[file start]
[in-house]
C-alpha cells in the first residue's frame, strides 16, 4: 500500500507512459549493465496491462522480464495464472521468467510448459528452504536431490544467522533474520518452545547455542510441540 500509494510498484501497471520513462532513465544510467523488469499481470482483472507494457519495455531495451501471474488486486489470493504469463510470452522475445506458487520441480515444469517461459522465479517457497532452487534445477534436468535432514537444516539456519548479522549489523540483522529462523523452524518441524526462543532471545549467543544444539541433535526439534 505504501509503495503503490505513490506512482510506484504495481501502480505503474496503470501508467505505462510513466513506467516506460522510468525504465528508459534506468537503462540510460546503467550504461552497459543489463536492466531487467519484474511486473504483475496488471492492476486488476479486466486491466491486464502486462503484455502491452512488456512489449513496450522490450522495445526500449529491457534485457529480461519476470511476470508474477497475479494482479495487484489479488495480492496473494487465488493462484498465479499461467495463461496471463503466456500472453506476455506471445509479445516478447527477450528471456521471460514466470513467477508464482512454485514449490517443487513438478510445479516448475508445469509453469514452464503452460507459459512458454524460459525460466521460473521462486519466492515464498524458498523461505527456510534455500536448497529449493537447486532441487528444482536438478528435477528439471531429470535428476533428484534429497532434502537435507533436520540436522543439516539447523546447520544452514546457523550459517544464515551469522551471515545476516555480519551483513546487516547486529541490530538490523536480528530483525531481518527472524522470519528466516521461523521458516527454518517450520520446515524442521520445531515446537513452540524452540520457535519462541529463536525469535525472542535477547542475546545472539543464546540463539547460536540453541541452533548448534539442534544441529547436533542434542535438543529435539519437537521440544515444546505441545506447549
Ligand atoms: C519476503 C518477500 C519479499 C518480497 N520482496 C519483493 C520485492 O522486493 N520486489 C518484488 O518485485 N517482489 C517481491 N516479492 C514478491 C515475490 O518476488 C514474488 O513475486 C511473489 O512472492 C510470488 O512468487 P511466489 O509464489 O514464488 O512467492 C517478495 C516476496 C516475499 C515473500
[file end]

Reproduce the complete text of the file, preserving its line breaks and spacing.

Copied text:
[in-house]
C-alpha cells in the first residue's frame, strides 16, 4: 500500500507512459549493465496491462522480464495464472521468467510448459528452504536431490544467522533474520518452545547455542510441540 500509494510498484501497471520513462532513465544510467523488469499481470482483472507494457519495455531495451501471474488486486489470493504469463510470452522475445506458487520441480515444469517461459522465479517457497532452487534445477534436468535432514537444516539456519548479522549489523540483522529462523523452524518441524526462543532471545549467543544444539541433535526439534 505504501509503495503503490505513490506512482510506484504495481501502480505503474496503470501508467505505462510513466513506467516506460522510468525504465528508459534506468537503462540510460546503467550504461552497459543489463536492466531487467519484474511486473504483475496488471492492476486488476479486466486491466491486464502486462503484455502491452512488456512489449513496450522490450522495445526500449529491457534485457529480461519476470511476470508474477497475479494482479495487484489479488495480492496473494487465488493462484498465479499461467495463461496471463503466456500472453506476455506471445509479445516478447527477450528471456521471460514466470513467477508464482512454485514449490517443487513438478510445479516448475508445469509453469514452464503452460507459459512458454524460459525460466521460473521462486519466492515464498524458498523461505527456510534455500536448497529449493537447486532441487528444482536438478528435477528439471531429470535428476533428484534429497532434502537435507533436520540436522543439516539447523546447520544452514546457523550459517544464515551469522551471515545476516555480519551483513546487516547486529541490530538490523536480528530483525531481518527472524522470519528466516521461523521458516527454518517450520520446515524442521520445531515446537513452540524452540520457535519462541529463536525469535525472542535477547542475546545472539543464546540463539547460536540453541541452533548448534539442534544441529547436533542434542535438543529435539519437537521440544515444546505441545506447549
Ligand atoms: C519476503 C518477500 C519479499 C518480497 N520482496 C519483493 C520485492 O522486493 N520486489 C518484488 O518485485 N517482489 C517481491 N516479492 C514478491 C515475490 O518476488 C514474488 O513475486 C511473489 O512472492 C510470488 O512468487 P511466489 O509464489 O514464488 O512467492 C517478495 C516476496 C516475499 C515473500